Morihiro Iwata’s path to becoming the first foreign regular member of the storied Bolshoi Ballet and going on to join the ranks of its “First Soloists” began when he encountered Russian ballet at the age of nine, his first glimpse coming in the form of a video. “I’ve seen ballet from many different countries, but the dancers who truly captivate me have always been Russian. Looking back, I suppose that even as a child I may have sensed the deep emotional expression that is a distinctive feature of Russian ballet.”
Given the opportunity to study abroad after graduating from high school, Iwata traveled to Russia, where he met the person who would become his lifelong mentor, the late Aleksandr Ivanovich Bondarenko, at the Moscow State Academy of Choreography. To this day, Iwata still holds dear to his heart the words of his mentor: “Ballet is a virtue. It is the act of conveying something important about life, in a way that anyone in the world can understand, using only one’s body.”
Iwata’s study abroad experience would prove to be a major turning point in his life. Having decided that he would live in Russia as a professional dancer at the epicenter of Russian ballet, Iwata spent three years beginning in 1991 as a regular member at Moscow’s Russian National Ballet Theatre before setting his sights on the world-renowned Bolshoi Ballet.
At the time, the Bolshoi Ballet did not have any precedent of hiring foreigners, but Iwata finally won admission after practicing with the ballet as a trainee. Iwata recalls, “It was quite mentally draining for me at first. As somebody who had transferred in from a different ballet company, I was treated as an outsider. I was never given roles. Nevertheless, I loved practicing, so I would practice over and over again, even when it wasn’t necessary for me to do so.”
In NOBUNAGA, an original ballet fused with Japanese dance and featuring feudal lords of Japan’s Warring States period as a motif, Iwata performed alongside Farukh Ruzimatov (the former principal dancer of the Mariinsky (Kirov) Theatre and current artistic advisor of the Mikhailovsky Theatre) and Japanese classical dancer Rankoh Fujima.
After having been accepted as a regular member in 1996, Iwata was promoted to the elite ranks of the First Soloists in 2003. In spite of his slight stature at 166 cm (just over 5 ft. 5 in.), Iwata had earned acclaim for his amazing physical ability, unparalleled precision, and deep love for Russian ballet, and his utter dedication to his roles quickly earned him the respect of those around him. Even after becoming a First Soloist, Iwata continued to refine his technique while earnestly listening to the advice of his colleagues. “When I was given the role of the Jester in Swan Lake, I had the incredible good fortune of receiving direct guidance from none other than Yuri Nikolayevich Grigorovich, who is like a god among ballet dancers.” Thanks in part to this experience, Iwata would go on to become known as a specialist when it comes to playing unique roles.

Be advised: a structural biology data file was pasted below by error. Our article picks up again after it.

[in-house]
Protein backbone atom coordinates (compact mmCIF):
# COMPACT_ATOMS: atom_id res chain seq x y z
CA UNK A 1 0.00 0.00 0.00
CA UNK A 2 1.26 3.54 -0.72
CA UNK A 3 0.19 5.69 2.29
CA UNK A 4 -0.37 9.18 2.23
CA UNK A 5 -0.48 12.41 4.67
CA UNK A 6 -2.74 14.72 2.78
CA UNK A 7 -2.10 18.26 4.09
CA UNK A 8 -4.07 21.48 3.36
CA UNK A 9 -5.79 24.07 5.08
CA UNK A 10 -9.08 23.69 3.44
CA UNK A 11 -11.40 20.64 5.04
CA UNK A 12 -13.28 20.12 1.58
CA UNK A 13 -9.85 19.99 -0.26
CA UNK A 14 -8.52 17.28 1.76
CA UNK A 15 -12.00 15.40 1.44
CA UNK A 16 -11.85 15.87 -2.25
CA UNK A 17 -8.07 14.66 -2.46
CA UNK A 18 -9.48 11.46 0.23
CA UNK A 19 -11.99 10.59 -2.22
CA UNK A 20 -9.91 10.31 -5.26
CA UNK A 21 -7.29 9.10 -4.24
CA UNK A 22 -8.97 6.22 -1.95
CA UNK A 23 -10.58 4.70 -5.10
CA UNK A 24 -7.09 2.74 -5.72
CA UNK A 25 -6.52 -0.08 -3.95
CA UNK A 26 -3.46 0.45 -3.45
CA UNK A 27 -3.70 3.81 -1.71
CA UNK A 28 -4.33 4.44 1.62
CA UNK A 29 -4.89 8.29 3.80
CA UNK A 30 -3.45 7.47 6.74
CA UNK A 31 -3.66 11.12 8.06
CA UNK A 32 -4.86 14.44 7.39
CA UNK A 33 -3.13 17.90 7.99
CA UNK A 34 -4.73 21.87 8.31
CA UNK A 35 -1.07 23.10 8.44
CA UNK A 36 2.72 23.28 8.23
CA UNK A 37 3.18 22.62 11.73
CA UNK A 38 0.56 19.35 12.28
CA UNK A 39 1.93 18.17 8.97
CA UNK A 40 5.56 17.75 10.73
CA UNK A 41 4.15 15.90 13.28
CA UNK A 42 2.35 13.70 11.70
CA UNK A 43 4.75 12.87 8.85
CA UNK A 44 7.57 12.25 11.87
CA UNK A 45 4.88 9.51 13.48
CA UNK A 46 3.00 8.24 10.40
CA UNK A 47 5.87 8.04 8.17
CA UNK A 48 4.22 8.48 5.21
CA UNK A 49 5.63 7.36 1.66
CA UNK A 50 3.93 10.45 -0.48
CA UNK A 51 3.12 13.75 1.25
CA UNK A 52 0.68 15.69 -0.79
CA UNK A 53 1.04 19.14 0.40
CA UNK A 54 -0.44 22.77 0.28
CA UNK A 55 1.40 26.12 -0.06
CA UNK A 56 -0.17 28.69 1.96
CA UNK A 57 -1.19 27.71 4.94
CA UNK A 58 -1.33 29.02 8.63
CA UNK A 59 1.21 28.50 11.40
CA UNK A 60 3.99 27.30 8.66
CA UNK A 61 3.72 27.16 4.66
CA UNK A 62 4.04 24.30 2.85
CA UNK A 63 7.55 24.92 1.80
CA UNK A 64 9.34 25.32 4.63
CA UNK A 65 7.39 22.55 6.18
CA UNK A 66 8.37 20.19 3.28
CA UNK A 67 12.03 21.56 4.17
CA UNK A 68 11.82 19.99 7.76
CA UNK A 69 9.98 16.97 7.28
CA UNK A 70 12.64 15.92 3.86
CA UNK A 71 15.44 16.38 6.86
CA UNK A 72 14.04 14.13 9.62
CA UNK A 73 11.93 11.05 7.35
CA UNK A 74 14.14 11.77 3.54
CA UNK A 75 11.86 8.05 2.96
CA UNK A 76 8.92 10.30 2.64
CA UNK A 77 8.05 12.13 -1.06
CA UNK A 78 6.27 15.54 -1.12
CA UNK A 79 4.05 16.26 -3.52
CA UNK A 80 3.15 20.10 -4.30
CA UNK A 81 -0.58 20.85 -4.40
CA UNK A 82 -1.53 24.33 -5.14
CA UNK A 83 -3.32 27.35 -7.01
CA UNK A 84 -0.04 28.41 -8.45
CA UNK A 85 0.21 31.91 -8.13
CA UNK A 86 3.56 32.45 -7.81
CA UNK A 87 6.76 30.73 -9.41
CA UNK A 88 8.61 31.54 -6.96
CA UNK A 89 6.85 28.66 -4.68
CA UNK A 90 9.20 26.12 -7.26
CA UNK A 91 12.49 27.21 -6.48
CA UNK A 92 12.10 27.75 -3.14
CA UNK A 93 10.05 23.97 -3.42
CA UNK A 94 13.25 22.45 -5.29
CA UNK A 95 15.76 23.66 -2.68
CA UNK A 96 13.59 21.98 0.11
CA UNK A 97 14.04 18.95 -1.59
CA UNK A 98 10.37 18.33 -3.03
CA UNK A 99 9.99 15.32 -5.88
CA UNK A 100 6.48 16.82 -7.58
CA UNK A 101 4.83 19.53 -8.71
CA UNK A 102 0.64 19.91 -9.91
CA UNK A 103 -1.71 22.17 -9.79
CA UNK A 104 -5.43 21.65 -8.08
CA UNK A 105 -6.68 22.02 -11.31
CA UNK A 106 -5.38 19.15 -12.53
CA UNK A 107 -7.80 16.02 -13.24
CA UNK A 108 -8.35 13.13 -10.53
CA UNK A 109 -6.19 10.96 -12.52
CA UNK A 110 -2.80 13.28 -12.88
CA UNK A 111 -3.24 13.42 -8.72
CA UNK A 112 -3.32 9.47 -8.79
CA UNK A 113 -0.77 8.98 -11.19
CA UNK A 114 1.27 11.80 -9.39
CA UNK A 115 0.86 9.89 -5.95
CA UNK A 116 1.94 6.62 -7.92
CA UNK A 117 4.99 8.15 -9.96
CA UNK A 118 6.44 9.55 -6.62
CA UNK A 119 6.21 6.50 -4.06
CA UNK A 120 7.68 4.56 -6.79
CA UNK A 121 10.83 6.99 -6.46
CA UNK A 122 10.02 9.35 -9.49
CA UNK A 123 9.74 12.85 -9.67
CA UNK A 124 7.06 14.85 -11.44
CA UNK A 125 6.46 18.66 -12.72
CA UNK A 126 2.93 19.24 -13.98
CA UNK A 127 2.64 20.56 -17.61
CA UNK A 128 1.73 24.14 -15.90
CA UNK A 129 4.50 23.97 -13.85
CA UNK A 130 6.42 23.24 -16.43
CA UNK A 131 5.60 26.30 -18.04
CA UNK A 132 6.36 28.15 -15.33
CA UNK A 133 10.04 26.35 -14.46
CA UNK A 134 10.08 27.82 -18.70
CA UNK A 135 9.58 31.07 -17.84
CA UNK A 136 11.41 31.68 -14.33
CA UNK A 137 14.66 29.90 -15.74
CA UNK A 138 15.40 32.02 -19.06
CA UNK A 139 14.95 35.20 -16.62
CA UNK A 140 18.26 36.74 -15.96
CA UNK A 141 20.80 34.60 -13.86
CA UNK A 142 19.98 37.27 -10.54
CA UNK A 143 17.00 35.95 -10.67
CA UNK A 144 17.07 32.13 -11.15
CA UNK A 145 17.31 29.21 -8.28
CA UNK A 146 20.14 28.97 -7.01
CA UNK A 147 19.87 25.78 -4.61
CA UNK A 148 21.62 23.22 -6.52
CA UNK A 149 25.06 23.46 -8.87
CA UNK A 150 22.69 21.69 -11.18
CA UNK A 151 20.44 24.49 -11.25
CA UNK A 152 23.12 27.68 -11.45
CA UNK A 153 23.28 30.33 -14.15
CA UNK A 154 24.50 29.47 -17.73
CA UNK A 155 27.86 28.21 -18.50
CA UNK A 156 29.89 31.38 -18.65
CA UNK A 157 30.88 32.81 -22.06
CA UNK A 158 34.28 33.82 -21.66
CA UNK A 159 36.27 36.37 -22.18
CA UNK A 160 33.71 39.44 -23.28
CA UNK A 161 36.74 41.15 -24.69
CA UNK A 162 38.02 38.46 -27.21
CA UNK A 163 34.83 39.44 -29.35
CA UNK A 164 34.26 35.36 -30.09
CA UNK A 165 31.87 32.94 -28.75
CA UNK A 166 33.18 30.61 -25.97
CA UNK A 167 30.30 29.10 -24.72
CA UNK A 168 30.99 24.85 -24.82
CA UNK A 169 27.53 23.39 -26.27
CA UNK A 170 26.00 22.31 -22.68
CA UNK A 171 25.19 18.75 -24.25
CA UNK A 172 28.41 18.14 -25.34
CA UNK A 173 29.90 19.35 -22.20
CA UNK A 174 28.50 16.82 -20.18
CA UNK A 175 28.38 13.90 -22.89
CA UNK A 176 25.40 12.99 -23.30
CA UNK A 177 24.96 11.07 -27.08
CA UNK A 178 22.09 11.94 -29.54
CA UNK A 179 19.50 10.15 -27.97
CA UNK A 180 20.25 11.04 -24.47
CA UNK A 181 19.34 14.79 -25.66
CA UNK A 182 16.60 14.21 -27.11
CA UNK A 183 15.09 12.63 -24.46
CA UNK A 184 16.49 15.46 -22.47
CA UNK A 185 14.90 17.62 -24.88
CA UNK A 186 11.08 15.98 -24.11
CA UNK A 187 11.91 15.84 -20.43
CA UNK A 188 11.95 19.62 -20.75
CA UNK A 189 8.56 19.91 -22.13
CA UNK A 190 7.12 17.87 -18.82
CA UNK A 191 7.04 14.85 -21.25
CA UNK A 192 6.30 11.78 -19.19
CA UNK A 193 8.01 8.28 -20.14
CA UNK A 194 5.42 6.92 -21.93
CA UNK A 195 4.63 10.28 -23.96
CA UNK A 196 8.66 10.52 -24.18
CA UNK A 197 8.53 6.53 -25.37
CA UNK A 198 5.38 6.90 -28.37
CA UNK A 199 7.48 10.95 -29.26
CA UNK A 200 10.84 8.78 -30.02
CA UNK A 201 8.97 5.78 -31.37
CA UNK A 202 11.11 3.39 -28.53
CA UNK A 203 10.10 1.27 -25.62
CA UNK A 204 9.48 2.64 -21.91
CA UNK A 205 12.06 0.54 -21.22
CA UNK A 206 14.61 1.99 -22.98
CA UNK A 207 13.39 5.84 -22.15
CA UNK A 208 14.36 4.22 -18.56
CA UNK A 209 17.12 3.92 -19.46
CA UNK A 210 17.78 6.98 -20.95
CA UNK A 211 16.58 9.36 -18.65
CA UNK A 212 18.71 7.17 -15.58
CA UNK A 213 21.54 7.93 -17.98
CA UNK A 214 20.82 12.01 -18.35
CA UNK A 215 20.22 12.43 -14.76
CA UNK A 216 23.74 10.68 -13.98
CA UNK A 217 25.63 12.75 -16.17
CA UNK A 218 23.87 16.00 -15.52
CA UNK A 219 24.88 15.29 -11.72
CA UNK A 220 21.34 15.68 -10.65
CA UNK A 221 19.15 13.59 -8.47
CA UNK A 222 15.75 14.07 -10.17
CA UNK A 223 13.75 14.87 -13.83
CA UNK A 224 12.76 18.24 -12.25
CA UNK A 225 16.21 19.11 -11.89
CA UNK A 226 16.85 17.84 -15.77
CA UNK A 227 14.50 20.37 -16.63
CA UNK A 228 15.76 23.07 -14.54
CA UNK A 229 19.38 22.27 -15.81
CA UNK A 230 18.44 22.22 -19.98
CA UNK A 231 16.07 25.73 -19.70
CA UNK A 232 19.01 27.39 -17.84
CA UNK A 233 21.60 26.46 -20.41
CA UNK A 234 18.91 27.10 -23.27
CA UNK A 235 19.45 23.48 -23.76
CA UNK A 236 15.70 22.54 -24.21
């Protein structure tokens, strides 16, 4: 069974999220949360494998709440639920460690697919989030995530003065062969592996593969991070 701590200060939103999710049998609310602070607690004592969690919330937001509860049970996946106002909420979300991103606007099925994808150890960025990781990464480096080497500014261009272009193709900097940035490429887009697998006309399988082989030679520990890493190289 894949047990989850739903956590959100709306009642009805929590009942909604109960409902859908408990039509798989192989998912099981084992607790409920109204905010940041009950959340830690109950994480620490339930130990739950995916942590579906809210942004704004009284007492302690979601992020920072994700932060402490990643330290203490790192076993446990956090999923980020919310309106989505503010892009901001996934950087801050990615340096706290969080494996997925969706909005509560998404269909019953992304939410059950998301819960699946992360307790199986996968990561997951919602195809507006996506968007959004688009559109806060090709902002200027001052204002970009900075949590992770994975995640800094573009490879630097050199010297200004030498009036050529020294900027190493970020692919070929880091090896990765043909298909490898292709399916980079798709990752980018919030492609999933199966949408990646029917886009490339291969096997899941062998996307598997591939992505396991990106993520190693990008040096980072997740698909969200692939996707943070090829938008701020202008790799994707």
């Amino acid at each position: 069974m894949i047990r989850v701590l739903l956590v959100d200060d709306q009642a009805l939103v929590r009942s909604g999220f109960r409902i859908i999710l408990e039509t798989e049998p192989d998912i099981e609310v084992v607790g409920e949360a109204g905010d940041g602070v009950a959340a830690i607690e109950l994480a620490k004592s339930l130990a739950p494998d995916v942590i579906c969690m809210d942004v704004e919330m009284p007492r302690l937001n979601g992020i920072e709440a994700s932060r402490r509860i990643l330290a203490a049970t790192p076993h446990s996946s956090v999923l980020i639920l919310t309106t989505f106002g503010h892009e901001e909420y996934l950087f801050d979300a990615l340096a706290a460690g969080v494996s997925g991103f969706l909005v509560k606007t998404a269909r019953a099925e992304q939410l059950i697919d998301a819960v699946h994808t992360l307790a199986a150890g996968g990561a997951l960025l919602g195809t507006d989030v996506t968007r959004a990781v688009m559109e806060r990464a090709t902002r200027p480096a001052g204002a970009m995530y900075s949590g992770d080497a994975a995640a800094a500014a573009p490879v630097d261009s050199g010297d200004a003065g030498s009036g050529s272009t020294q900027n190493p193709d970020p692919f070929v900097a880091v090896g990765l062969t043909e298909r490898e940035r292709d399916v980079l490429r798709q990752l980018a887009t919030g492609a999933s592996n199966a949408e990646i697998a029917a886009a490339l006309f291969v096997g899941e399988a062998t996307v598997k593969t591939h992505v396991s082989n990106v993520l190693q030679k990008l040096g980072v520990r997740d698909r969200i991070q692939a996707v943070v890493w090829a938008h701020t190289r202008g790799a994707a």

Even when Iwata retired from the Bolshoi Ballet after 17 years, his next career move came as no surprise—he chose to stay in Russia. Having inherited the art of ballet from so many Russian masters, Iwata decided that it was now his turn to pass Russian ballet on to the next generation of young dancers, and so he accepted the position of artistic director at the Buryat National Academic House of Ballet.
Even while serving as an artistic director, Iwata is also still active as a ballet dancer. Hoping to help popularize Russian ballet in Japan, Iwata often performs in Japan, as well. Since 2015, he has performed in NOBUNAGA, an original ballet that fuses Russian ballet with traditional Japanese classical dancing.
Iwata spends busy but fulfilling days interacting with local residents of Ulan-Ude, the capital of Russia’s Republic of Buryatia, which lies on the edge of Lake Baikal. The man and woman sitting to his right are principal dancers of the Buryat National Academic Opera and Ballet House.
Iwata says, “I think that Russian culture and Japanese culture are highly compatible with each other.” There are many Japan enthusiasts among Iwata’s Russian friends, and they have sometimes turned the tables on him by teaching him about the wonders of Japanese culture. “Just as I love the ballet and culture of Russia, there are also many Russians who are very much interested in Japanese art and culture. Russian culture is all about drawing out and outwardly expressing the inner aspects of a person, while Japanese culture is all about probing deeper within. They may seem like polar opposites, but that is all the more reason for the many points of resonance between them. As 2018 is “Japan Year in Russia” and “Russia Year in Japan,” I plan to hold commemorative performances in Russia, through which I hope to make Russians feel closer to Japan through the medium of Russian ballet.”
Iwata always strives to create ballet that brings together the cultures of Russia and Japan and that will stand the test of time to become an ageless classic for future generations to enjoy.